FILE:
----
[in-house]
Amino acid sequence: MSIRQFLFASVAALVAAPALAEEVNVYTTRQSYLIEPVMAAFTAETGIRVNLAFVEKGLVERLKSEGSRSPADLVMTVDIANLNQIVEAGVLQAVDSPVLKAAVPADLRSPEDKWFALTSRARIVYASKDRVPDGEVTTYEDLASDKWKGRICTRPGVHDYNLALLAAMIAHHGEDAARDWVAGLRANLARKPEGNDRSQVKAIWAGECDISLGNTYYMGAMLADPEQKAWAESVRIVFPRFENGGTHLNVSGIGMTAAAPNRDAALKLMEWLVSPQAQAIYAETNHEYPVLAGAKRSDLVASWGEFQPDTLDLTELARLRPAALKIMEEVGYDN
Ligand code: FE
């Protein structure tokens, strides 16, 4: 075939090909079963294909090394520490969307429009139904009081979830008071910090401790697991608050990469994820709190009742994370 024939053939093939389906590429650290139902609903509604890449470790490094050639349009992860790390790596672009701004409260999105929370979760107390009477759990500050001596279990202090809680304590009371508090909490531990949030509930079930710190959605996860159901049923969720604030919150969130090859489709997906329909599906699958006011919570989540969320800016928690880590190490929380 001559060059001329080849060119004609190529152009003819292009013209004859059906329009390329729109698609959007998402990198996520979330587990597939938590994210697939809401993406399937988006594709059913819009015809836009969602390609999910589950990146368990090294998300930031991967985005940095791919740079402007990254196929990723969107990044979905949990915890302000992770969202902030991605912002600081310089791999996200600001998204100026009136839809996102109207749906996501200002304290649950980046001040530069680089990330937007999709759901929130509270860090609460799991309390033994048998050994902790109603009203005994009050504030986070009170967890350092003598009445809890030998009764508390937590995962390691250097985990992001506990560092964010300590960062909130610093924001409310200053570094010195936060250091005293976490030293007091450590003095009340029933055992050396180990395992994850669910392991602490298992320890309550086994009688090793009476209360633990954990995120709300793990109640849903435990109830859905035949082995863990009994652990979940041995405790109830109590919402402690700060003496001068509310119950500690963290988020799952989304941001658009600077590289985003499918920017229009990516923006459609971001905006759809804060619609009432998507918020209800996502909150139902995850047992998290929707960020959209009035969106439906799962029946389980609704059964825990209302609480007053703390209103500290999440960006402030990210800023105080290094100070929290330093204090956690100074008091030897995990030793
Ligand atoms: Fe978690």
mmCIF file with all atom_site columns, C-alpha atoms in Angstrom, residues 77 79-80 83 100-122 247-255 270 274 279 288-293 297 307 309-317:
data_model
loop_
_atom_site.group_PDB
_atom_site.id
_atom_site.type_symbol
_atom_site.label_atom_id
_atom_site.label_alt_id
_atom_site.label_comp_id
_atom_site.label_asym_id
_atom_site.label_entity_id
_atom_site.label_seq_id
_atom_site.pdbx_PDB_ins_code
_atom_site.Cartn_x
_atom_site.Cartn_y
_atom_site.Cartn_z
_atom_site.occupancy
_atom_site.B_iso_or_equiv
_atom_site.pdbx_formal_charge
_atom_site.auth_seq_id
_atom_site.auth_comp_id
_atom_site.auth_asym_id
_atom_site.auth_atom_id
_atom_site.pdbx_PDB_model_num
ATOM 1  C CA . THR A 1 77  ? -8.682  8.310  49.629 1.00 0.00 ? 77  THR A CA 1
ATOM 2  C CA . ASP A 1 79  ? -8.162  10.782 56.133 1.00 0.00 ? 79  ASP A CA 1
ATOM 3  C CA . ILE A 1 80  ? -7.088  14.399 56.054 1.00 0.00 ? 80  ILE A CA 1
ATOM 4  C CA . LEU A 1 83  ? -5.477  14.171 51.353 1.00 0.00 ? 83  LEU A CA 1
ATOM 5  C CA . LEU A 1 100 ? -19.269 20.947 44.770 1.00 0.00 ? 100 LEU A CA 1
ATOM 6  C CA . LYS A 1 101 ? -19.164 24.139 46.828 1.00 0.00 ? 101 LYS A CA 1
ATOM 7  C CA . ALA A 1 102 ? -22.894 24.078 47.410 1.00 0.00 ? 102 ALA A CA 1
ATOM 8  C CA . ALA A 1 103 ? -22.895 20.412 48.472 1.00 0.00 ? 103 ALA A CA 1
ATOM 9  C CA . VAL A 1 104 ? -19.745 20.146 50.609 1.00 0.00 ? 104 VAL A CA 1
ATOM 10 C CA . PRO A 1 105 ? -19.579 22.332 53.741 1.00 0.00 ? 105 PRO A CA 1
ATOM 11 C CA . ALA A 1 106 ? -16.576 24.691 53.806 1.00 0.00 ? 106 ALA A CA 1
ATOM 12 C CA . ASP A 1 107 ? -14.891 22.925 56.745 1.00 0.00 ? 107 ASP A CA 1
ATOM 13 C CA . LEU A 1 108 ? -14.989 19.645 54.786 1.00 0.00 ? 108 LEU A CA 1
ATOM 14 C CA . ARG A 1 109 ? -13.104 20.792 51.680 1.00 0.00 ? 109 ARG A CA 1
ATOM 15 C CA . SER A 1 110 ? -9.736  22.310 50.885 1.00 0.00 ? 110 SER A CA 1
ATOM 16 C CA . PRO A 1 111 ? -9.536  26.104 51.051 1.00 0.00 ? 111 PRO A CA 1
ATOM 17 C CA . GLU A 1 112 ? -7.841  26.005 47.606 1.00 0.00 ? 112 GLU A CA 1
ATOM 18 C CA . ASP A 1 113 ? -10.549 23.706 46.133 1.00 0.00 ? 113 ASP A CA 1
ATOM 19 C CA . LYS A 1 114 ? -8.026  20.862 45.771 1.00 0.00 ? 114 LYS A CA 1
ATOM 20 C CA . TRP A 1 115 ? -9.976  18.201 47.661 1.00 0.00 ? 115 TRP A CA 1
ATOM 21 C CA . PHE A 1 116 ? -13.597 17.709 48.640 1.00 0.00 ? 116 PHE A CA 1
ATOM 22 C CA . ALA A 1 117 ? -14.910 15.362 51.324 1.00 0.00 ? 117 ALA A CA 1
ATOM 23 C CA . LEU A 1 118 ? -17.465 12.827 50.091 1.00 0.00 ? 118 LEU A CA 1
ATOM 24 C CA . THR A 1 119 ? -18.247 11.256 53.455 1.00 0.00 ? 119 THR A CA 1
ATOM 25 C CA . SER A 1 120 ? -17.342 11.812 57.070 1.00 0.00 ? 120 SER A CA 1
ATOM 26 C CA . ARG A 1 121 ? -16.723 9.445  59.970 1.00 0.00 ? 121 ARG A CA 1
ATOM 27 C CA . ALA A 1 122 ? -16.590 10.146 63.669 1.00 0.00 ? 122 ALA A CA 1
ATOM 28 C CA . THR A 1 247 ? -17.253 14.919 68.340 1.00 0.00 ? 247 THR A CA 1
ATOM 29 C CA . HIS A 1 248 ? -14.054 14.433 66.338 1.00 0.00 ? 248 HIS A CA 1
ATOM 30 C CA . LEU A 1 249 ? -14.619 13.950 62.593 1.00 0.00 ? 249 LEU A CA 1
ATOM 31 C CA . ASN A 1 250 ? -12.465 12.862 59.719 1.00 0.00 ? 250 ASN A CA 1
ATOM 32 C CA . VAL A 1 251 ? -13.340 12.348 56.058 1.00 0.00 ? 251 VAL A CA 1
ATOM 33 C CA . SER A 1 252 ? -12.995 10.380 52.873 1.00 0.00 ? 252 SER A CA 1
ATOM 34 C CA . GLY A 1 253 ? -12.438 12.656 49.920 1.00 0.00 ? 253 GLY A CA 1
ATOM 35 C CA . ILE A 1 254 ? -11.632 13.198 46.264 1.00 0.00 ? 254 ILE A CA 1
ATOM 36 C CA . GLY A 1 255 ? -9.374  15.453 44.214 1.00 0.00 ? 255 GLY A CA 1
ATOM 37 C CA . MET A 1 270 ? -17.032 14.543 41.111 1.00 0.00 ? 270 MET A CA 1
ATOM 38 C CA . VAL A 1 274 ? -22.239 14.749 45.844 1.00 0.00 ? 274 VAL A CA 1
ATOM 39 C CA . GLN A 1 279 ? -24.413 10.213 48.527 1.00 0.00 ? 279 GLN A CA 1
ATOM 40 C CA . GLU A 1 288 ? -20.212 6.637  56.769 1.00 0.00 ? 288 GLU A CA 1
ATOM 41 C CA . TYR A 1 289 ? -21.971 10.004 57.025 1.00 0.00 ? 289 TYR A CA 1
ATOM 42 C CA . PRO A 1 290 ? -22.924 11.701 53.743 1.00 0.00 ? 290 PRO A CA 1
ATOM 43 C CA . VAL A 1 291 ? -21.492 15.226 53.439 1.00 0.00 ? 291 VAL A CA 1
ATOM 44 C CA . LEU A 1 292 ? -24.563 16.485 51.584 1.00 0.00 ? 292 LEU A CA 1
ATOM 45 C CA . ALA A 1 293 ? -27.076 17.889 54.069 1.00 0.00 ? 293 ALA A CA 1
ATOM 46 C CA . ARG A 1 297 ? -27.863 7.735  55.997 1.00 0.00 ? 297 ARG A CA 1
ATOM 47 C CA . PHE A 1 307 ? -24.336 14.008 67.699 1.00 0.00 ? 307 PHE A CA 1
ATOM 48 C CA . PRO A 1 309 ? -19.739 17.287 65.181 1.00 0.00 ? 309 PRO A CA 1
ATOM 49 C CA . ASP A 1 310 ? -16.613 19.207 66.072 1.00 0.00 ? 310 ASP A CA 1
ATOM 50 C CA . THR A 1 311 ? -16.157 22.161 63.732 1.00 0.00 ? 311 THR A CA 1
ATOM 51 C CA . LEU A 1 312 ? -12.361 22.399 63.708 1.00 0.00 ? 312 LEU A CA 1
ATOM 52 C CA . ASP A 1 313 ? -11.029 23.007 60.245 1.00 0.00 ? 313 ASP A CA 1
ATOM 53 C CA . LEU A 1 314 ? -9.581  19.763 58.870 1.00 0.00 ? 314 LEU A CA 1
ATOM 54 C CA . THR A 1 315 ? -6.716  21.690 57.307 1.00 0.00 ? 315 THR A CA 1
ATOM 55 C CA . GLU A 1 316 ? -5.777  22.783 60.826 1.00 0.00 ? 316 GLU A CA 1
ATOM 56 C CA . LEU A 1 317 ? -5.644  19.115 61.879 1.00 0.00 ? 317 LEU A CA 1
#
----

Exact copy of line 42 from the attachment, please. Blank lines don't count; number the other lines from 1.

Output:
ATOM 13 C CA . LEU A 1 108 ? -14.989 19.645 54.786 1.00 0.00 ? 108 LEU A CA 1